The COVID-19 pandemic is awakening many Americans, some for the first time, to the unique challenges of working from home. But just because they’re not in the office doesn’t mean team members—let alone their managers—don’t require training and skills development. Even in this time of social distancing, effective, efficient, results-driven distance learning is taking place, and it’s being powered by these best practices and connectivity considerations.
Make it social: Just because remote learning happens while people are physically separated doesn't mean it shouldn't be a socially rewarding experience. Keep the learning light and fun with remote collaboration tools, which can help spark connection and facilitate knowledge-share. Many such tools integrate chat and hand-raising features, which can help the training administrator avoid cross-talk on the line.
Consider learning management systems: When gathering employees in a video call isn't an option, a learning management system, or LMS, can suit. These programs allow employees to work through lessons and build skills on their own time, providing flexibility on the where, when and how of their skills maintenance and development.
Build a strong connection: A reliable network raises the likelihood that everyone receives a high-quality, memorable learning experience. The network should have the ability to flex capacity on demand as content scales up or down. And for the best results, factors like budget, number of people and essential vs. nice-to-have features should be considered.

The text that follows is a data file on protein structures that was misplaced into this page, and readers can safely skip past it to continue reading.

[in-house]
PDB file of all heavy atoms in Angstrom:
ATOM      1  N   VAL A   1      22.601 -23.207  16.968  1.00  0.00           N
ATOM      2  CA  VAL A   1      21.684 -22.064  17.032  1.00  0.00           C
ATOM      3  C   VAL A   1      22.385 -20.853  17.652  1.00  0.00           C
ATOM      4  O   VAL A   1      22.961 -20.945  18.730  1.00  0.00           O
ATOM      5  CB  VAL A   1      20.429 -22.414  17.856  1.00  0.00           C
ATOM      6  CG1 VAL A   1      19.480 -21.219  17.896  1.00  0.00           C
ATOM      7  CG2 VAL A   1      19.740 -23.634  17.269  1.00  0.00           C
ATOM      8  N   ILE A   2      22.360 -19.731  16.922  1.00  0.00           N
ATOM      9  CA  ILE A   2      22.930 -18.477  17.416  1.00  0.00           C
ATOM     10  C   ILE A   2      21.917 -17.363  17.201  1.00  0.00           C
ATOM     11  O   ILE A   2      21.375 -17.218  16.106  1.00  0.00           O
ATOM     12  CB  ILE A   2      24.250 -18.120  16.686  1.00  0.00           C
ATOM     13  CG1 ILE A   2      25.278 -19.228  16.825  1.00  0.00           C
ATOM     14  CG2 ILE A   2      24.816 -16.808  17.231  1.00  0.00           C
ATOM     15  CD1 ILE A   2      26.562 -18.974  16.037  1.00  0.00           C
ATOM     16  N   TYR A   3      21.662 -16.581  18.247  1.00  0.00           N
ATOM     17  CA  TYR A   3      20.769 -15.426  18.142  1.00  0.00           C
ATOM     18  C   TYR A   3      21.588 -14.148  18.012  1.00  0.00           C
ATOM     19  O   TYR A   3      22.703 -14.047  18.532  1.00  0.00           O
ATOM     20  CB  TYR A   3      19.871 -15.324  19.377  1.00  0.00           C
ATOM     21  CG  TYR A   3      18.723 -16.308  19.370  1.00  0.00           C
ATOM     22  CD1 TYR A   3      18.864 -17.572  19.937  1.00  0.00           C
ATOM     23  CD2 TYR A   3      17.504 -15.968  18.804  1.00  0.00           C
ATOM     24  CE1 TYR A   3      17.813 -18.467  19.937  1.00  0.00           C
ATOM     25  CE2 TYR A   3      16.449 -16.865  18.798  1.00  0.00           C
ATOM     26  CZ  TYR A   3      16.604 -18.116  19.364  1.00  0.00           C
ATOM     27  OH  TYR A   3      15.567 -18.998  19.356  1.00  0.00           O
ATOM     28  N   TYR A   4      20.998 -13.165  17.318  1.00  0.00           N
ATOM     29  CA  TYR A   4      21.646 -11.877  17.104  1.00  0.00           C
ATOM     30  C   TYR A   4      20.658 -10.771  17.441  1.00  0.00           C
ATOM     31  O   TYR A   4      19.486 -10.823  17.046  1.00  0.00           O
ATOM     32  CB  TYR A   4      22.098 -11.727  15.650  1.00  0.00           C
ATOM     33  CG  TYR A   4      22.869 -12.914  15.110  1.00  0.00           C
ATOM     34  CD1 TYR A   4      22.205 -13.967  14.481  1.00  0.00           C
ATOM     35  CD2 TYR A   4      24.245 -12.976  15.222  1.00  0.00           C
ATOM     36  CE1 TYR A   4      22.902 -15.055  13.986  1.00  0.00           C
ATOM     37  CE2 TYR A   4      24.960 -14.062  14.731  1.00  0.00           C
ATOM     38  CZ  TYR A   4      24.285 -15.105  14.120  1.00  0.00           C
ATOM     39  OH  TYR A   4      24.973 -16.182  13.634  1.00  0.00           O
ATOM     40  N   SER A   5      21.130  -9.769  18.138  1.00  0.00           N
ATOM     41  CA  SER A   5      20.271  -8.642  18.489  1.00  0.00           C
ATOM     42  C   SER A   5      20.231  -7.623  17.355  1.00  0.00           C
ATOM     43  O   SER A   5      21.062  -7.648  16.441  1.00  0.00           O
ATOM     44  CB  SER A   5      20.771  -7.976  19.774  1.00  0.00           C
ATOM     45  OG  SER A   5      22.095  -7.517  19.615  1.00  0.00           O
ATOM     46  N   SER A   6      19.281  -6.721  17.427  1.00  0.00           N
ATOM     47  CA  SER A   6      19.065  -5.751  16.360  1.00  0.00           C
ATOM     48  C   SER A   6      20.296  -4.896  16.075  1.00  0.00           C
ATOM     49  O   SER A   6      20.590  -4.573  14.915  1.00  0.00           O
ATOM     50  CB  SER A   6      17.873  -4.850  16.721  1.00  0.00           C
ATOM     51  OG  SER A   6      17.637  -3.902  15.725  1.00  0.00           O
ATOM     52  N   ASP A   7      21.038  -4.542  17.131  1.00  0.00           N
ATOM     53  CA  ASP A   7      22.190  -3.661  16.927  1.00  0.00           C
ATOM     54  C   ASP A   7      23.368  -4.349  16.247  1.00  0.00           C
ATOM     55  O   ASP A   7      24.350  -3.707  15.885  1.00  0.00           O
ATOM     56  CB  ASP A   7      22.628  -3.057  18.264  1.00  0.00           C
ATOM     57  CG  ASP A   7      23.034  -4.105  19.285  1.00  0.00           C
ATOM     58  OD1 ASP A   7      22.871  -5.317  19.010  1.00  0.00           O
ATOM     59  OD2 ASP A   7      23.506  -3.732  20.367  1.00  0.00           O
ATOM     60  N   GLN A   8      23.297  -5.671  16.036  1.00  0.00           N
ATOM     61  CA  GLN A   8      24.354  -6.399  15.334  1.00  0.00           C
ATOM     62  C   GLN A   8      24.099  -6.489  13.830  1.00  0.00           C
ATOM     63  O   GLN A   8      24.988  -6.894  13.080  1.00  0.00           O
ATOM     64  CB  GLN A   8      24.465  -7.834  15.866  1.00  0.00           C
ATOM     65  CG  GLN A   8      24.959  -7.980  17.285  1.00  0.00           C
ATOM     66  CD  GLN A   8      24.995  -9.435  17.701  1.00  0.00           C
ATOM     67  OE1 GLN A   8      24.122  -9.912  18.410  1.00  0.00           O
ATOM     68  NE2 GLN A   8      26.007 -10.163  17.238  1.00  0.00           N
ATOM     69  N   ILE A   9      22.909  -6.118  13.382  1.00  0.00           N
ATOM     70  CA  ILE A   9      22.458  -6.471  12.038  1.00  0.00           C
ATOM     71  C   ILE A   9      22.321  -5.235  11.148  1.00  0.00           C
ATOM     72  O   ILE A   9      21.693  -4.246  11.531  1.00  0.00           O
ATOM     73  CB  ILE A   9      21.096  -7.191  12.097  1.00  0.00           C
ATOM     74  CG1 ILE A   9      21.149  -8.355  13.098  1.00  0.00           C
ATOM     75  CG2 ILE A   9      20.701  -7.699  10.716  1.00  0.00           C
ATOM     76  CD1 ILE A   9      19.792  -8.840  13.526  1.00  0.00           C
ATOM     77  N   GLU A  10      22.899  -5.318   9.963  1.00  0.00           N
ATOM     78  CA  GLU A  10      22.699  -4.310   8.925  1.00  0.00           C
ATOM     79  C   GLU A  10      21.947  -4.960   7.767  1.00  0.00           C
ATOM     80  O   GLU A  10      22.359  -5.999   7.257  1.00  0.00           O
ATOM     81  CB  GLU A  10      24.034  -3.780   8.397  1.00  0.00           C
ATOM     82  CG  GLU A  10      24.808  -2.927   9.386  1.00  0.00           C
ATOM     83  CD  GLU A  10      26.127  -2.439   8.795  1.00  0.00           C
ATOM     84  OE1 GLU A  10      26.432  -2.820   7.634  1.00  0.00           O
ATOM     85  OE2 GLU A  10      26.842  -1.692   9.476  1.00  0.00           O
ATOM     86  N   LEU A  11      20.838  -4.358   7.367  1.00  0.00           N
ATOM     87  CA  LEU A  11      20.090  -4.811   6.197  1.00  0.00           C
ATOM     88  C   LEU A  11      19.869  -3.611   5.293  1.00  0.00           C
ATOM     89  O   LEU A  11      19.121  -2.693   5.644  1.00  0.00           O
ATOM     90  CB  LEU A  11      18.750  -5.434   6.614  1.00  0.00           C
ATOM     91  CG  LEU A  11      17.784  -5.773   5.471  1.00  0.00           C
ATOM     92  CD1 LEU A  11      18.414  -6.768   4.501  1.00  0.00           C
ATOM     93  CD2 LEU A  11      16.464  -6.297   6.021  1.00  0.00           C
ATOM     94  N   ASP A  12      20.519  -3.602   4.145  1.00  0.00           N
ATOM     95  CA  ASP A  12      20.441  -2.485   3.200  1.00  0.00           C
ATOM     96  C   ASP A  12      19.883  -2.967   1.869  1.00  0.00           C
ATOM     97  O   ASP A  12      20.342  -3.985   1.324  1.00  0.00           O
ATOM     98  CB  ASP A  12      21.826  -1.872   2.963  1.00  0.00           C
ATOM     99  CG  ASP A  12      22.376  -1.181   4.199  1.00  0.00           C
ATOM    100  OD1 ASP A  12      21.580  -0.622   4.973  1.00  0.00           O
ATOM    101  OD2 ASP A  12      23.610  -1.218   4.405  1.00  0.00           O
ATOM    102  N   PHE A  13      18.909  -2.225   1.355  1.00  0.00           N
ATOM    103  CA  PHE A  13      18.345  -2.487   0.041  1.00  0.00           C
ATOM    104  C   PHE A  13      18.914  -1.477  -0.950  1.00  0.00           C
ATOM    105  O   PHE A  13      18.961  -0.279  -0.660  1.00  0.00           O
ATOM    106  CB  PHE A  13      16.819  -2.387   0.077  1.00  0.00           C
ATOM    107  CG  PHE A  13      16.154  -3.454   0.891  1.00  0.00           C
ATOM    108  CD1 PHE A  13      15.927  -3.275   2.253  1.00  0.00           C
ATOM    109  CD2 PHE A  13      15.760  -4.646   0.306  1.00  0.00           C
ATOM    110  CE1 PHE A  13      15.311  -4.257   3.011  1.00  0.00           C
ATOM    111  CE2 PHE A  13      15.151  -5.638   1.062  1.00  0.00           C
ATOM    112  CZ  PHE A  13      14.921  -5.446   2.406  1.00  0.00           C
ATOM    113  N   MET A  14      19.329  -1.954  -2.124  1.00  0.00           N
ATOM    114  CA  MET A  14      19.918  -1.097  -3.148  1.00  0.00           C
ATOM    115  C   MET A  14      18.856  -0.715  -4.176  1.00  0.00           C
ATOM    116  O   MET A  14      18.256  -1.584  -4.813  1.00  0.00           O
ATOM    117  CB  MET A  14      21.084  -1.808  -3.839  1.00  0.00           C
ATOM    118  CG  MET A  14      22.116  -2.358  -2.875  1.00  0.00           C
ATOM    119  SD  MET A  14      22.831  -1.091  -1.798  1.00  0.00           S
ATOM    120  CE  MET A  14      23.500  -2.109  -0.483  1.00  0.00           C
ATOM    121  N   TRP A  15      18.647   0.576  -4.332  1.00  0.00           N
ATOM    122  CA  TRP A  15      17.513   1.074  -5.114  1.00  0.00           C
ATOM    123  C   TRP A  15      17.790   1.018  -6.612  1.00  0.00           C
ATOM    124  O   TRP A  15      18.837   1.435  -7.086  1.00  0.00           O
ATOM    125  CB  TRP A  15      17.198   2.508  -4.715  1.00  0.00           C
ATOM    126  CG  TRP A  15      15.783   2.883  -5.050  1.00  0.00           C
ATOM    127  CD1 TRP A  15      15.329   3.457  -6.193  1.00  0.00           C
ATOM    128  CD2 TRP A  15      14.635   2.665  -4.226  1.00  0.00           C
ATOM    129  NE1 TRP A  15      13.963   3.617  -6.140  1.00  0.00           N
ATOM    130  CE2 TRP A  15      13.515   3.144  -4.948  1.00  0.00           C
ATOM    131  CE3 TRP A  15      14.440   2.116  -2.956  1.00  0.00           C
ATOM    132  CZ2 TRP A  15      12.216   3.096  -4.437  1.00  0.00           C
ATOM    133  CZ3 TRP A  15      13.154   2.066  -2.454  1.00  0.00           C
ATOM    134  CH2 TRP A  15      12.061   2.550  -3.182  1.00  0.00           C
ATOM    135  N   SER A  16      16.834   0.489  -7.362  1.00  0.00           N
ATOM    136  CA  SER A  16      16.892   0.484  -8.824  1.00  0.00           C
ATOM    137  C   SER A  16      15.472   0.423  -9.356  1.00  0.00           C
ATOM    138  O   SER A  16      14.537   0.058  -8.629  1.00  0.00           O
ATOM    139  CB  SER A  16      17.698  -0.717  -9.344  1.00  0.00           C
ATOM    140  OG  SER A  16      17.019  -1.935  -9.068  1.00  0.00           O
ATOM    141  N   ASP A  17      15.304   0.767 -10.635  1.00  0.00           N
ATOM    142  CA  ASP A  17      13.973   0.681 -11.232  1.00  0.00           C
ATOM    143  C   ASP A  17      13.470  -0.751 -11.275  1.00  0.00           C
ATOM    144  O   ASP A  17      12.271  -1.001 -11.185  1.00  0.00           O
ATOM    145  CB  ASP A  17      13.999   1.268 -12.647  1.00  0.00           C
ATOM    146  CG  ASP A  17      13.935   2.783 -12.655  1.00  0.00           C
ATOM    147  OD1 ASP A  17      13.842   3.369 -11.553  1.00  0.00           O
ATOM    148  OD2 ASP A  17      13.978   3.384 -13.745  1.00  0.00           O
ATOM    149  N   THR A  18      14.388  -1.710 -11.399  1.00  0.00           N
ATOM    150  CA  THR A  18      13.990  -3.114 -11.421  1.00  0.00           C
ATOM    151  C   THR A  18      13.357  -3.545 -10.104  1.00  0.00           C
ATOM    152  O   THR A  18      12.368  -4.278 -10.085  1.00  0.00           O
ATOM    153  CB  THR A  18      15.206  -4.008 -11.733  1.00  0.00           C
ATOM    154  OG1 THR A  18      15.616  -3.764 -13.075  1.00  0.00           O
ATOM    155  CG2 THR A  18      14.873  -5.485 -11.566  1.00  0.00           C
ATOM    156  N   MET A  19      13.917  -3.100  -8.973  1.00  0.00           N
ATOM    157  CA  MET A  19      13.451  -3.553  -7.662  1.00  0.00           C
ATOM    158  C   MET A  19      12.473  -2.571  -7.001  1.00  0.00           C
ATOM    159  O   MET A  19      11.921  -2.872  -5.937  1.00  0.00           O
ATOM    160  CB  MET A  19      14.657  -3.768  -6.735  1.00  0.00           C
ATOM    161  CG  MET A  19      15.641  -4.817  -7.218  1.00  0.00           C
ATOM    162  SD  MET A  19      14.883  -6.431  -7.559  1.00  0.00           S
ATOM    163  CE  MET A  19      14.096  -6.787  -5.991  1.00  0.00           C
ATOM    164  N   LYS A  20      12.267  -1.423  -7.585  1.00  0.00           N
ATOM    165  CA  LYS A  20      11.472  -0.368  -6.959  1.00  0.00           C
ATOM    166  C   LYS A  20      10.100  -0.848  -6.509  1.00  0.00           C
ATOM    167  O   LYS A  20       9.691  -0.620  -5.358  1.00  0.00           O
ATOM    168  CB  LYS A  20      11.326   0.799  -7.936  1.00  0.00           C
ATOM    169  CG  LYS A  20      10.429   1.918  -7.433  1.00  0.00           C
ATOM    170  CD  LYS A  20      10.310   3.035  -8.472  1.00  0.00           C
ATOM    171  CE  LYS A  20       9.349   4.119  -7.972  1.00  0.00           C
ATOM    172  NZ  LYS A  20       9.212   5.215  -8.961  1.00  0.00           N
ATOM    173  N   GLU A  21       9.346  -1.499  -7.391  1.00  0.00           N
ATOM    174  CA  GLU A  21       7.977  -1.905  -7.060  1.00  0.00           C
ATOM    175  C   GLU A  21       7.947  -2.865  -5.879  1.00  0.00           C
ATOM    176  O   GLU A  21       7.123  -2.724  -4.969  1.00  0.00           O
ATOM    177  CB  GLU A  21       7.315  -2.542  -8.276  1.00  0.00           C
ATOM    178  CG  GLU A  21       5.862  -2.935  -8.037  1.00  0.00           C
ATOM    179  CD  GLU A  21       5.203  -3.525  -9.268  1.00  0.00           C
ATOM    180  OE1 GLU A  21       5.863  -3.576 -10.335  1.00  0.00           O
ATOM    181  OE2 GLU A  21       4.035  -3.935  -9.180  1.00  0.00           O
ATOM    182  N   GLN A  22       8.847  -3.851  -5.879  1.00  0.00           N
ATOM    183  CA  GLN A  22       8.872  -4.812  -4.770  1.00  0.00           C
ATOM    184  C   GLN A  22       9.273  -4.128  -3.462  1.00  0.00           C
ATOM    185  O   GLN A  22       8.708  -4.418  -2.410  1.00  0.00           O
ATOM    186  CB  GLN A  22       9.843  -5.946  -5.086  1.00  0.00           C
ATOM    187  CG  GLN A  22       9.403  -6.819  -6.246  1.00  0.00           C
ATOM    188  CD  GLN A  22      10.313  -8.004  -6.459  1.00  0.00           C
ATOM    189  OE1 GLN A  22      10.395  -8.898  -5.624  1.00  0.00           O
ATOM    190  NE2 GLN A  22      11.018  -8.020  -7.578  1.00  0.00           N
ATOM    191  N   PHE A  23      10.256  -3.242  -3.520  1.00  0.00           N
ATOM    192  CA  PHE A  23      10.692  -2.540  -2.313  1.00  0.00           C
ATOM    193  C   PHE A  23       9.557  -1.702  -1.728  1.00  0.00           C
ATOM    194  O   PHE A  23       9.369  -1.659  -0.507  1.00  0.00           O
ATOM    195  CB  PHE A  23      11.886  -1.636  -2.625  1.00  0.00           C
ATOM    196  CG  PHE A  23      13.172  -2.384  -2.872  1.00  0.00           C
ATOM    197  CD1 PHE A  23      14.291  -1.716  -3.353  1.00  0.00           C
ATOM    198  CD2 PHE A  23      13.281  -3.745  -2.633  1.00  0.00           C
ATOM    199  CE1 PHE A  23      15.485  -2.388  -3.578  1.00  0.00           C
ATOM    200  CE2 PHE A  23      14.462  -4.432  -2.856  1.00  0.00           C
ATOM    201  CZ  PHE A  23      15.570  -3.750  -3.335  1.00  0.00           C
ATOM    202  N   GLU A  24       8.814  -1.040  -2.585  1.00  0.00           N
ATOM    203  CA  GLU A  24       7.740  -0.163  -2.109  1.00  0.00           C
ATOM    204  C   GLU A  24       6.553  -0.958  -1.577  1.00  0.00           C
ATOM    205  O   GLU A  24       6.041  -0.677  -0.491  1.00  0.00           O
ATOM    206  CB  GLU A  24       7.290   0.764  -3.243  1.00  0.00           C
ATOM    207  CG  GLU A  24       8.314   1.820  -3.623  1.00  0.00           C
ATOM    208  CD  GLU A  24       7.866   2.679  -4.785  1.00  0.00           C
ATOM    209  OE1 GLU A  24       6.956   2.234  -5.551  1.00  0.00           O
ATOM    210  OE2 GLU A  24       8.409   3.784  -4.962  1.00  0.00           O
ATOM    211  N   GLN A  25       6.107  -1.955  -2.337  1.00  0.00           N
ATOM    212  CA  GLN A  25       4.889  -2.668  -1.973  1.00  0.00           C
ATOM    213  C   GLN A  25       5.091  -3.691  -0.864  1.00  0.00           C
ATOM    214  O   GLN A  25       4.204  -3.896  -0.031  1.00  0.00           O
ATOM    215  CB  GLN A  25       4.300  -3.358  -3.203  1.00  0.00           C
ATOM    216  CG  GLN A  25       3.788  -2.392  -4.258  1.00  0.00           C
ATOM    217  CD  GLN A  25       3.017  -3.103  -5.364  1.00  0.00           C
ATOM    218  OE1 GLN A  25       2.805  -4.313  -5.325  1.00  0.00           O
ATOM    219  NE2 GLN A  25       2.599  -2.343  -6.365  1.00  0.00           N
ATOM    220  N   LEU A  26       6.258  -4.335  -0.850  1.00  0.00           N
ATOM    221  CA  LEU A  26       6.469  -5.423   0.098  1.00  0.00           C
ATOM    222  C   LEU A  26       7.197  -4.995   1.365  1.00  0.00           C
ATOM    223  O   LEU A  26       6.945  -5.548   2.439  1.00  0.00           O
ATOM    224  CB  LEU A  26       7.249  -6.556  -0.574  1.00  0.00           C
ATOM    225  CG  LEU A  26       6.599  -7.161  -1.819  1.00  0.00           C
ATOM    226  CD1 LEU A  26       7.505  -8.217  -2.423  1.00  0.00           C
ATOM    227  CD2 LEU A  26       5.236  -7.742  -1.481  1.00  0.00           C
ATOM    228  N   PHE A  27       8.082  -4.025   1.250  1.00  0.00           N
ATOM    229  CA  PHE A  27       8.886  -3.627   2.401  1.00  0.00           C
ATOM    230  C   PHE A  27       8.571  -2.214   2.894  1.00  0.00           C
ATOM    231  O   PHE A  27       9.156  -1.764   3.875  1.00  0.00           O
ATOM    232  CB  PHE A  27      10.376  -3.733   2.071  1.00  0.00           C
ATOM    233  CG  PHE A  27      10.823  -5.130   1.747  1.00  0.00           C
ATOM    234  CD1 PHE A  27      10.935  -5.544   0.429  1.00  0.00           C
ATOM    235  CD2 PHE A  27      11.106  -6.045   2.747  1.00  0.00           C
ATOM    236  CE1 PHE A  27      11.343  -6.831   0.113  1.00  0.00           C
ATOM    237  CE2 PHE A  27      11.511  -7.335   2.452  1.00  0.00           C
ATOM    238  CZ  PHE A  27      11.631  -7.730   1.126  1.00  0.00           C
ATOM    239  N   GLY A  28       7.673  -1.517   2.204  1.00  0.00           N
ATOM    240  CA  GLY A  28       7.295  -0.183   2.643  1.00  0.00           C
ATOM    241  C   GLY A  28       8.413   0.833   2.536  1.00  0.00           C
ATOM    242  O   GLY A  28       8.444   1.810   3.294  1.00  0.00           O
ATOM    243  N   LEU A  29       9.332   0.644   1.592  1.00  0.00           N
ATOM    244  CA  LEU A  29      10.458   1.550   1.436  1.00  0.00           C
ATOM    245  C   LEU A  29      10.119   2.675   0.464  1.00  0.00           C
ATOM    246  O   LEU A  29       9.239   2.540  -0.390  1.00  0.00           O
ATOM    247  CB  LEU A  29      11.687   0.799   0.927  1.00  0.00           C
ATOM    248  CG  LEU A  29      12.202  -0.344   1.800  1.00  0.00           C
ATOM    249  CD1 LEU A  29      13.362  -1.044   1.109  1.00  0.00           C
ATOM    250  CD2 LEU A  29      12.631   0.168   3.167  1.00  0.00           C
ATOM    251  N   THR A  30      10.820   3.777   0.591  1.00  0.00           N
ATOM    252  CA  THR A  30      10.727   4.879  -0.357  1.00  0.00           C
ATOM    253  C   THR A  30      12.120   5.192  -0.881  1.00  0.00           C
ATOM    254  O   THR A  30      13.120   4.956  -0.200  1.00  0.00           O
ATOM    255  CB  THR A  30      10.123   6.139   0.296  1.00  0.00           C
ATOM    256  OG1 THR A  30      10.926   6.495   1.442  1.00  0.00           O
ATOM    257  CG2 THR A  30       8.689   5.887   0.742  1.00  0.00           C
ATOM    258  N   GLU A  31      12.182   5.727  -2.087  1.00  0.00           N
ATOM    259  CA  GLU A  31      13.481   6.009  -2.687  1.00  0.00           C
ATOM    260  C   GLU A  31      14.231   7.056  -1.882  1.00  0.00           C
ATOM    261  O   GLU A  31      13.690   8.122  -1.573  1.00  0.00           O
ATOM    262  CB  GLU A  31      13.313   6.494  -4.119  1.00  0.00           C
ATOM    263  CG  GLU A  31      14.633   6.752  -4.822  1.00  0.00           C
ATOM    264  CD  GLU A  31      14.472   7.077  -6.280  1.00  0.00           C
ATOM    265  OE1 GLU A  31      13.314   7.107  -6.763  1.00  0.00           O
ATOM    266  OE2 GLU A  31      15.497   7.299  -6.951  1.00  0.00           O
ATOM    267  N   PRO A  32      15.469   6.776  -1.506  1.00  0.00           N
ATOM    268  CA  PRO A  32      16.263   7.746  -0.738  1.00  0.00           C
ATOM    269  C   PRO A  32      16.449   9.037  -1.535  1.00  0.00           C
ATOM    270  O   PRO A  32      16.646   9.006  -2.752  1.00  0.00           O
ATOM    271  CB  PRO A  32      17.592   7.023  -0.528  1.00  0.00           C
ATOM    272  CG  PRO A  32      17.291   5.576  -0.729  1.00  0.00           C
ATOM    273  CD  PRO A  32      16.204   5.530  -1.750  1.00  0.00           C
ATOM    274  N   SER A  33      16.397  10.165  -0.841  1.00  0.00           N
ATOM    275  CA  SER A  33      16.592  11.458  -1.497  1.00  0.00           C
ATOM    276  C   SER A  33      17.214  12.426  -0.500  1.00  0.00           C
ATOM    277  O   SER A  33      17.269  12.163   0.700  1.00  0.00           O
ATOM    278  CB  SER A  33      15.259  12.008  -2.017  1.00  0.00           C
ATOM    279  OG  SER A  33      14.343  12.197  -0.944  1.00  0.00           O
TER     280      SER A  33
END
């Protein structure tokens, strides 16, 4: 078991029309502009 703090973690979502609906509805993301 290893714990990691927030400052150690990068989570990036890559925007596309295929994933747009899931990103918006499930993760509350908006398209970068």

Collaborate across departments: There's never been a better time to bring groups from different departments together to learn from each other and share best practices. Benefits of this type of learning include avoiding siloed knowledge, improved collaboration, increased trust across an organization, broadening skill sets, and more—all of which can lead to improved productivity across the board.
Follow up: Just because a remote learning session has ended doesn't mean it's complete. Follow up with trainees individually to confirm they synthesized the lessons and to address any lingering questions not raised in the group. Take this opportunity to request feedback about what worked well and what could be improved. Finally, consider uploading a short post-training video to a shared workspace that can be revisited at any time, on demand, to reinforce the lessons.
Unified Communications and Collaboration
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